While Justice Clement describes Const. 1963, art. 3, § 8 as creating a "limited exception to our ordinary exercise of the ‘judicial power’ " (emphasis added), I would describe it instead as expanding this state’s conception of its own "judicial power."

C. ADDRESS TO THE PEOPLE

Next, Justice CLEMENT relies upon the Address to the People to support her conclusion that "advisory opinions after the effective date of legislation are impermissible." In particular, the Address to the People states that Const. 1963, art. 3, § 8 "empowers the supreme court to furnish advisory opinions ... but only as to legislative acts that are already passed and signed by the governor, and before they become effective." 2 Official Record, Constitutional Convention 1961, p. 3368. Although the Address to the People may well be "relevant to understanding the ratifiers’ intent," Mich. Coalition of State Employee Unions v. Michigan , 498 Mich. 312, 324, 870 N.W.2d 275 (2015), it is "not controlling," and "it cannot be used to contradict ... the constitutional text." Citizens Protecting Michigan’s Constitution v. Secretary of State , 503 Mich. 42, 61 & n. 26, 921 N.W.2d 247 (2018). Just as even "a prefatory clause does not limit or expand the scope of the operative clause," Heller , 554 U.S. at 578, 128 S.Ct. 2783, the Address to the People hardly can limit or expand the scope of the constitutional text. To emphasize, I view the Address as a highly relevant historical consideration, particularly where there is textual unclarity or ambiguity, but it is not so highly relevant that it can countermand the actual language of the Constitution, the text of which is even more highly relevant, and indeed in almost all instances is dispositive of the Constitution’s meaning.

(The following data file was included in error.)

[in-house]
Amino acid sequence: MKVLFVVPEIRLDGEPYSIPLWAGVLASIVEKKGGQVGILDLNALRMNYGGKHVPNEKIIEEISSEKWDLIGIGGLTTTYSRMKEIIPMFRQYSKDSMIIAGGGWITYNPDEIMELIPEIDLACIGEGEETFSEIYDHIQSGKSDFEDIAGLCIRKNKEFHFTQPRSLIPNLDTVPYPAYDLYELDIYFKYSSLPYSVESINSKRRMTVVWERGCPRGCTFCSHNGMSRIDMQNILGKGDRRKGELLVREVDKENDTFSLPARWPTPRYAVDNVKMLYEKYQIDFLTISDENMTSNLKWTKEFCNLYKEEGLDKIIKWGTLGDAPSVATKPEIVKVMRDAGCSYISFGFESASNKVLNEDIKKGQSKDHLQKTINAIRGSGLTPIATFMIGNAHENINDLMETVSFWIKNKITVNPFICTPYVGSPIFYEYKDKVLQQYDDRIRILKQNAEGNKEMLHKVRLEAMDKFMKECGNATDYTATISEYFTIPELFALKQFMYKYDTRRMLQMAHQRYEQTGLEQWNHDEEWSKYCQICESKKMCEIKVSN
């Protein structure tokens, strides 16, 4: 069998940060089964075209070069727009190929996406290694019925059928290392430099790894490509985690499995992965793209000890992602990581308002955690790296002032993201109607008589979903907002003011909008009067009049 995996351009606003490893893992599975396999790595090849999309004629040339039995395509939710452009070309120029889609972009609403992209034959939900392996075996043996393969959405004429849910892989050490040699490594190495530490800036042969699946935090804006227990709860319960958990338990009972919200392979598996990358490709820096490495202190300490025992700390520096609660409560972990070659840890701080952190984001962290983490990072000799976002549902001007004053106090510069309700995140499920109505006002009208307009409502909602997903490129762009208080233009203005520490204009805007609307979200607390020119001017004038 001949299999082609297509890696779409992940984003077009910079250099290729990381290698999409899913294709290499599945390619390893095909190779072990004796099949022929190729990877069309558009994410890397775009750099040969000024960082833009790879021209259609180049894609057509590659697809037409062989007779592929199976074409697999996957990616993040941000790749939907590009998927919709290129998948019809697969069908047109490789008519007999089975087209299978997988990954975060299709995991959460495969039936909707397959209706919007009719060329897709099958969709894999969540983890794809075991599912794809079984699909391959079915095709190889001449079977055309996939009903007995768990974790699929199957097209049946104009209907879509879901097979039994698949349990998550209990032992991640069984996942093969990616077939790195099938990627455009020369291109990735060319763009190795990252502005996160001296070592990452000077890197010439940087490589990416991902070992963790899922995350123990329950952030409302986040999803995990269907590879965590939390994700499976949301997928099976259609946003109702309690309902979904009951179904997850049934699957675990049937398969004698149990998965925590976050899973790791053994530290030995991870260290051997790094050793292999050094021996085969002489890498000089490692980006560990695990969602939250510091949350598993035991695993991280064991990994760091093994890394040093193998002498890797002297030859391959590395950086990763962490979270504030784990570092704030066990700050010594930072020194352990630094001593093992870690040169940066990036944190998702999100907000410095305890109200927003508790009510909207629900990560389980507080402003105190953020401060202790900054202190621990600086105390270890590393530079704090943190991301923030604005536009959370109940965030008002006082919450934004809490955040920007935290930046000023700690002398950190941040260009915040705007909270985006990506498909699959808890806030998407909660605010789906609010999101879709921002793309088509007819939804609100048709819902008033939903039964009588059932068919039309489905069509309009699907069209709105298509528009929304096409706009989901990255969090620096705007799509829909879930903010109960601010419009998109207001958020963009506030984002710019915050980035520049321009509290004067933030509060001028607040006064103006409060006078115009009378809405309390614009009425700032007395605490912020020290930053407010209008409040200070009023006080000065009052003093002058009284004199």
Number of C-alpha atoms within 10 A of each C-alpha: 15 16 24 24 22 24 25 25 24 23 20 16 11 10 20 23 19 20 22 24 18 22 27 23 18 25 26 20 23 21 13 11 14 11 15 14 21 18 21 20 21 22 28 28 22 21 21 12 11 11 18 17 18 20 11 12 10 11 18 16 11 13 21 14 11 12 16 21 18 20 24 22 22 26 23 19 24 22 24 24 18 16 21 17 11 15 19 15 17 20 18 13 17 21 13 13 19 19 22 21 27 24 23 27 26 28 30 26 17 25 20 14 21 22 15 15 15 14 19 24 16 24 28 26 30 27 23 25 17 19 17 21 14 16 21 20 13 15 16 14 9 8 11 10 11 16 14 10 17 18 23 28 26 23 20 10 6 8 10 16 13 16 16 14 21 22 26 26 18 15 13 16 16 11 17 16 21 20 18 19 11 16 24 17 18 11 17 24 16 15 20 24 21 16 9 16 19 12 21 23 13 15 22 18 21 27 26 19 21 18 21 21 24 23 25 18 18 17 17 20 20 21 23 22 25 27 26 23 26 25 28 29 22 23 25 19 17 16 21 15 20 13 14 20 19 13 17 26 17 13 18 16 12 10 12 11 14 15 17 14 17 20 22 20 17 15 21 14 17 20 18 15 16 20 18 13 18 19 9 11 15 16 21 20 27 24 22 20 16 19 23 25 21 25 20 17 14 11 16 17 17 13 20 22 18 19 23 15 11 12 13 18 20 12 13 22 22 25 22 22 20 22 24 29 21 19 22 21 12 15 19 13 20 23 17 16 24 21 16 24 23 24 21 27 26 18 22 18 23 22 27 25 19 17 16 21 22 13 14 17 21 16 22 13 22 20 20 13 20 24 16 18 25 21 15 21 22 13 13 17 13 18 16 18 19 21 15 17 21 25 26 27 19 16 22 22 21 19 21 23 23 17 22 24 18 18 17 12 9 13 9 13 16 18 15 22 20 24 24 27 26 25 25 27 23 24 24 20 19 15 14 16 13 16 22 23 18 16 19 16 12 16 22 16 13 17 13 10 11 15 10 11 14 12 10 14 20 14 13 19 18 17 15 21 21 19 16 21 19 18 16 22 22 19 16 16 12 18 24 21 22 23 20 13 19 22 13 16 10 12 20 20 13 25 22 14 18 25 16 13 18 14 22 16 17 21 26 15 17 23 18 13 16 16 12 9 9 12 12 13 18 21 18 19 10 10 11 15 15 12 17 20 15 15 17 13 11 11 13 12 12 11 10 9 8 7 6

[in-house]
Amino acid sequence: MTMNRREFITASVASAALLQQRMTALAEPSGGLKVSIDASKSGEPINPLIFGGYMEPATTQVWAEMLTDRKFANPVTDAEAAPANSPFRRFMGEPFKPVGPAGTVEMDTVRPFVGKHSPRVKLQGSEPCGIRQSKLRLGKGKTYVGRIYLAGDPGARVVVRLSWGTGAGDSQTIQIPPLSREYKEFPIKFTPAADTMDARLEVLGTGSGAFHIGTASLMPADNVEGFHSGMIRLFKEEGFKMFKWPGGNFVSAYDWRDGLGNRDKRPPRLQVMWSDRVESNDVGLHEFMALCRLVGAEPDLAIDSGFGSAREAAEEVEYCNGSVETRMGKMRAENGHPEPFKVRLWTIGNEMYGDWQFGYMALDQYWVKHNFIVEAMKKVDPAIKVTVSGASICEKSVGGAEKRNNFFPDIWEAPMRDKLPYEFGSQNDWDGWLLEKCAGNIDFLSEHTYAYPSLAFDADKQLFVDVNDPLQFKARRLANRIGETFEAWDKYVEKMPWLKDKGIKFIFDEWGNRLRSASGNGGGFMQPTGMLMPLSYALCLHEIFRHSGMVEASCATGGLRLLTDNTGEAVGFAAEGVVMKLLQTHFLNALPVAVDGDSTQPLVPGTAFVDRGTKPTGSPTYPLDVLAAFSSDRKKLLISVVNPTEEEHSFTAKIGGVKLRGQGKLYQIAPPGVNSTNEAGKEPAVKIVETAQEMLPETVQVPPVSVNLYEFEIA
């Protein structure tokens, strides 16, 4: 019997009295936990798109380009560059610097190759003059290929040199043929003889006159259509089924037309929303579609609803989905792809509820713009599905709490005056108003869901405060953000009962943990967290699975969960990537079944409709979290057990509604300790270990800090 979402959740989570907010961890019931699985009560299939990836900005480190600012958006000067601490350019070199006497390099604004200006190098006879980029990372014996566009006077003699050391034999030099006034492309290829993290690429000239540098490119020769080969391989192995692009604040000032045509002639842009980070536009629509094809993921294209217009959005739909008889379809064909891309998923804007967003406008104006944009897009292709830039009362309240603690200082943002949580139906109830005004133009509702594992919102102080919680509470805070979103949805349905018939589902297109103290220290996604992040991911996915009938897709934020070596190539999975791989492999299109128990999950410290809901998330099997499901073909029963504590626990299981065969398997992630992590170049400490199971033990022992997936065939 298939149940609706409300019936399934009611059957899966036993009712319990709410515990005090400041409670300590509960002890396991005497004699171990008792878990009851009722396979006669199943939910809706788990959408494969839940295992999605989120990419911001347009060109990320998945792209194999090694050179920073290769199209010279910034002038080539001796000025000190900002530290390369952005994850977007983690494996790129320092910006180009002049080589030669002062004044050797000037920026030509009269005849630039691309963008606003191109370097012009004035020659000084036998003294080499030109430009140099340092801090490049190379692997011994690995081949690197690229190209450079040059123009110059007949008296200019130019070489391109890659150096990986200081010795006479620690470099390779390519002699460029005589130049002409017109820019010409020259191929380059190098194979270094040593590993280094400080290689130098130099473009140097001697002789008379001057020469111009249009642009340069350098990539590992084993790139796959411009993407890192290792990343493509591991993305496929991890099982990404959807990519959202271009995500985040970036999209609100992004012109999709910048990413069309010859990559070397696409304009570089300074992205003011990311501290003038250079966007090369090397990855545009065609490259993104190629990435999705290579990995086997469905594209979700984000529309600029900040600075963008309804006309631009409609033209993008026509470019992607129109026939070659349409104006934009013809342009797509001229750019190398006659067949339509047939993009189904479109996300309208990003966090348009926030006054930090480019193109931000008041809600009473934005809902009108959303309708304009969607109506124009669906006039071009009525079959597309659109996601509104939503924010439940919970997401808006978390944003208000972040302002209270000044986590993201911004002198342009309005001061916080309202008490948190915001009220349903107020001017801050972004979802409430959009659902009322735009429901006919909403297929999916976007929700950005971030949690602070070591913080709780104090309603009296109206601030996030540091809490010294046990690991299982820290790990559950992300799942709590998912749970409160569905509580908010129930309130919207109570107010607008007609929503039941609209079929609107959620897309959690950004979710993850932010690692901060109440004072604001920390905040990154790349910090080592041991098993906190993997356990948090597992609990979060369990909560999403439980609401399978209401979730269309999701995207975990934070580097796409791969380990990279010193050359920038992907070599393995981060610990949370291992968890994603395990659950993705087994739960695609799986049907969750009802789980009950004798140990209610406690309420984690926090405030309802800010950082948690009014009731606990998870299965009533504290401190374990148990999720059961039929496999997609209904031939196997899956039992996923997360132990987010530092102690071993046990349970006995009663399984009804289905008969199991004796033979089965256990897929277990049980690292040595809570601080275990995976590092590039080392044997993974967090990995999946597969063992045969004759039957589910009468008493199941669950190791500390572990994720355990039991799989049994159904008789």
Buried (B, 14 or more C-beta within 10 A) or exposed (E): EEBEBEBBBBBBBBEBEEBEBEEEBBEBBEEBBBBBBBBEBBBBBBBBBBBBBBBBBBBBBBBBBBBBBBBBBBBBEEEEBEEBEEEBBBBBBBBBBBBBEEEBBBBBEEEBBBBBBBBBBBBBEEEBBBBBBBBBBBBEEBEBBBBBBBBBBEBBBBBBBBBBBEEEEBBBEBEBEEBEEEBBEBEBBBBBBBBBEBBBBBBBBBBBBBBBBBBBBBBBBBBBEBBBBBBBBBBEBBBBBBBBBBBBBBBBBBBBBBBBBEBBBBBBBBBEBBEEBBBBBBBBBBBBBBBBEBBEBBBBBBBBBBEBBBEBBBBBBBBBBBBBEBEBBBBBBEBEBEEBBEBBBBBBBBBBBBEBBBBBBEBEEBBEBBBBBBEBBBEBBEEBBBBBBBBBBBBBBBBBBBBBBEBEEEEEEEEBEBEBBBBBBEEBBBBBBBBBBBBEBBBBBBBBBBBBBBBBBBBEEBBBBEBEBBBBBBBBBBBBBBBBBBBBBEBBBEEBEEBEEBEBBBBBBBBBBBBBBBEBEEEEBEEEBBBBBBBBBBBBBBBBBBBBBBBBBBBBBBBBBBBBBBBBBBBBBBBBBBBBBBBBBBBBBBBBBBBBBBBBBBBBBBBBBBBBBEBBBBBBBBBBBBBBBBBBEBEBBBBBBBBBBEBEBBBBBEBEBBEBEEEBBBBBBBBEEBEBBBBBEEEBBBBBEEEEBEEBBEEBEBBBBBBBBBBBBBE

And contrary to how Justice Clement apparently reads Const. 1963, art. 3, § 8, the silence of this provision concerning an ending date beyond which this Court cannot issue an advisory opinion, i.e., the effective date of the underlying legislation, does not give rise to an ambiguity. Rather, Const. 1963, art. 3, § 8 is quite clear, and unambiguous, that a legislative enactment’s effective date is relevant only as to the Legislature’s request for an opinion and that this Court is not constrained in any way by that date as an ending time for the issuance of an opinion. This is made clear both by the silence of Const. 1963, art. 3, § 8 in this regard, as well as by implications that can be reasonably and logically drawn from the provision’s nonsilence as to other dates that Const. 1963, art. 3, § 8 has made relevant in the advisory opinion process.